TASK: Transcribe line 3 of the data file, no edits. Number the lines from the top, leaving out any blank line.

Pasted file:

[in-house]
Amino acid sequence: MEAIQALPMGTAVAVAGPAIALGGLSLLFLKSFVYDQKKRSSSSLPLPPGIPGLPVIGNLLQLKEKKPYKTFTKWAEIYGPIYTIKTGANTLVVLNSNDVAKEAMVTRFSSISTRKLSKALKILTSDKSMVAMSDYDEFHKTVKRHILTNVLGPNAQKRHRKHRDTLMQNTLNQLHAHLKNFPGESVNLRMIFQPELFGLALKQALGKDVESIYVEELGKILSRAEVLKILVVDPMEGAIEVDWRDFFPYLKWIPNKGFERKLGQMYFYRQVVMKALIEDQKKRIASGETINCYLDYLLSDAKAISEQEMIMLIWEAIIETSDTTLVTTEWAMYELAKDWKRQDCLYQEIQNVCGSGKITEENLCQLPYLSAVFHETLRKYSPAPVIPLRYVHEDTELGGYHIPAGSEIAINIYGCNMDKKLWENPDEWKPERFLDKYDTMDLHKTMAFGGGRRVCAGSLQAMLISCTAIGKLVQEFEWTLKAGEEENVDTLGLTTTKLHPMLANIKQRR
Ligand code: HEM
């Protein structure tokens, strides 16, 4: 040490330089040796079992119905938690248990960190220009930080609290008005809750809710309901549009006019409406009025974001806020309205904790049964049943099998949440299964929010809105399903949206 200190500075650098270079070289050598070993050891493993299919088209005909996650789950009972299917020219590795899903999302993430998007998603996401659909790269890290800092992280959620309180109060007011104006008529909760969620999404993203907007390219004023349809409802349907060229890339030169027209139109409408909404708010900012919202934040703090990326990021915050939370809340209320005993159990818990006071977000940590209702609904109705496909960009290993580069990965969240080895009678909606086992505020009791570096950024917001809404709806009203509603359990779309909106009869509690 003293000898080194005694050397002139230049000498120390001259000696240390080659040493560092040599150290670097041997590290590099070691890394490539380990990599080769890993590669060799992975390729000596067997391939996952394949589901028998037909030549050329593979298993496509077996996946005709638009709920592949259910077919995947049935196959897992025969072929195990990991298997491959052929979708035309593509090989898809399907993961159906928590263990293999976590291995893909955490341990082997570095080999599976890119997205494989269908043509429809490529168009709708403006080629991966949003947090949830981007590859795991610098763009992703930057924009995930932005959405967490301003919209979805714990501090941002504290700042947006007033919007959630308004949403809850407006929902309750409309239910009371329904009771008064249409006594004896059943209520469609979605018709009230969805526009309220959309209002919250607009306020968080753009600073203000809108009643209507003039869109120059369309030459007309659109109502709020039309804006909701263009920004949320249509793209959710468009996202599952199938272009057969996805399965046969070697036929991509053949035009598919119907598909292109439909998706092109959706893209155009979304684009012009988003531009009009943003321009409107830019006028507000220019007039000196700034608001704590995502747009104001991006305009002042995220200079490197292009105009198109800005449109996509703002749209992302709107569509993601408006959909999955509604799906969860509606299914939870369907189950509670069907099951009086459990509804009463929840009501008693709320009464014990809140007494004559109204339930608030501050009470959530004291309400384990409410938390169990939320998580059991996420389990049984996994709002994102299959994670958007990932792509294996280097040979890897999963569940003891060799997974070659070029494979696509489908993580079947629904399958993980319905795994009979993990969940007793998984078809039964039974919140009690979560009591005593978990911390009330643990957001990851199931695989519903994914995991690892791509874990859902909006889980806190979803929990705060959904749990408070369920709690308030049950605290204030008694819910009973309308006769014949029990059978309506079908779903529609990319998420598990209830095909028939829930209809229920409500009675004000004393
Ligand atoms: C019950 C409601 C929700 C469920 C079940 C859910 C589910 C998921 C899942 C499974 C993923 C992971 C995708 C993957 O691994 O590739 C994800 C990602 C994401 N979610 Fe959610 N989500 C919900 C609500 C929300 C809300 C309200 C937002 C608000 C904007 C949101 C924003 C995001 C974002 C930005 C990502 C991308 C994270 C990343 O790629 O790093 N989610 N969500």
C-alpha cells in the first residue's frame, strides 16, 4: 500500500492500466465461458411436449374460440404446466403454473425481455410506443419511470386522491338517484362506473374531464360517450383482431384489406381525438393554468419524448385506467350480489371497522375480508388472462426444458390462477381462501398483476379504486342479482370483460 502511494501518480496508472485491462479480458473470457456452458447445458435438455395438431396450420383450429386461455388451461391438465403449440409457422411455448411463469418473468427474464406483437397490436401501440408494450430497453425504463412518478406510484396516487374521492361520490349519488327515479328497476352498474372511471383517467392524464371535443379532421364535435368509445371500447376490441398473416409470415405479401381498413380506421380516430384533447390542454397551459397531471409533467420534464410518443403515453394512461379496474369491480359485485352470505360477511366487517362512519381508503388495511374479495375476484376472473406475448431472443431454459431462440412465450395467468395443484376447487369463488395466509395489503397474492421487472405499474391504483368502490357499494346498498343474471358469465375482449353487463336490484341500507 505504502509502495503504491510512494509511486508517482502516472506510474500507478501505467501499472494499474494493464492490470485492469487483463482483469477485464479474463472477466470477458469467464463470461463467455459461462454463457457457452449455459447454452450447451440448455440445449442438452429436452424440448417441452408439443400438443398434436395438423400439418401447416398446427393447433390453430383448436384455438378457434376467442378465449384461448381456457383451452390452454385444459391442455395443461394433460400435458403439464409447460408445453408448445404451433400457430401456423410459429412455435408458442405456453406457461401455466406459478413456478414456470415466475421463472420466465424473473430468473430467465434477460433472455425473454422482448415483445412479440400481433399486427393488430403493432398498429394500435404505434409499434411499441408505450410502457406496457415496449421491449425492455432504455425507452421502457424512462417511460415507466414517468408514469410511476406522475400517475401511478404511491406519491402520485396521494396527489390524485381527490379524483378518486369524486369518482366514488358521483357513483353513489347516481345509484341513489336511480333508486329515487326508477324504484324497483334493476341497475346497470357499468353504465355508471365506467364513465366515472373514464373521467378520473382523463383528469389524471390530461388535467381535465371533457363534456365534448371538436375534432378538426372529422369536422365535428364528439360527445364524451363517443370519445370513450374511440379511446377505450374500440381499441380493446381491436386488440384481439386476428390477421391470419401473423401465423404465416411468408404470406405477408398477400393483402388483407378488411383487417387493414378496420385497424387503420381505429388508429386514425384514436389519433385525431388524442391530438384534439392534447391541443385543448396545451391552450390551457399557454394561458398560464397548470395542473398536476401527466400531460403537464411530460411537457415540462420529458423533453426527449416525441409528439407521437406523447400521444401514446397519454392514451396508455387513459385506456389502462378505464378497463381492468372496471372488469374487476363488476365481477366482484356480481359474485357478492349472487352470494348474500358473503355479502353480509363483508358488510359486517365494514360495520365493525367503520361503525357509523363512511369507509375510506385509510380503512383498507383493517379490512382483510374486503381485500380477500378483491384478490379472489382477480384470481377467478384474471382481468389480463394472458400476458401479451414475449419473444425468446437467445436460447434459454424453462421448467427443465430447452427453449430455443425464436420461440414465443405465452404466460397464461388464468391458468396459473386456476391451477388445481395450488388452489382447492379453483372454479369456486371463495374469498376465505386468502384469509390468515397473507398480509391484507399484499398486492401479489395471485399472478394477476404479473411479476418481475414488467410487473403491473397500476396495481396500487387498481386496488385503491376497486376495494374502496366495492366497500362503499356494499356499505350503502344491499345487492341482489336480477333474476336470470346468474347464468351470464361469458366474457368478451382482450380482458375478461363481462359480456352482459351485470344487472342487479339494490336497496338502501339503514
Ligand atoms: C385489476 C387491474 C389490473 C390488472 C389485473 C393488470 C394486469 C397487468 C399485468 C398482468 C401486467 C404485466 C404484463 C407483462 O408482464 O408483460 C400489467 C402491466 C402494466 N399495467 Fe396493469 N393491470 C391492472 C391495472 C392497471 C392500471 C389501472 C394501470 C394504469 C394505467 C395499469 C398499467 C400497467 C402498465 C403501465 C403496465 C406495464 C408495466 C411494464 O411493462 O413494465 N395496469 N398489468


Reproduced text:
Ligand code: HEM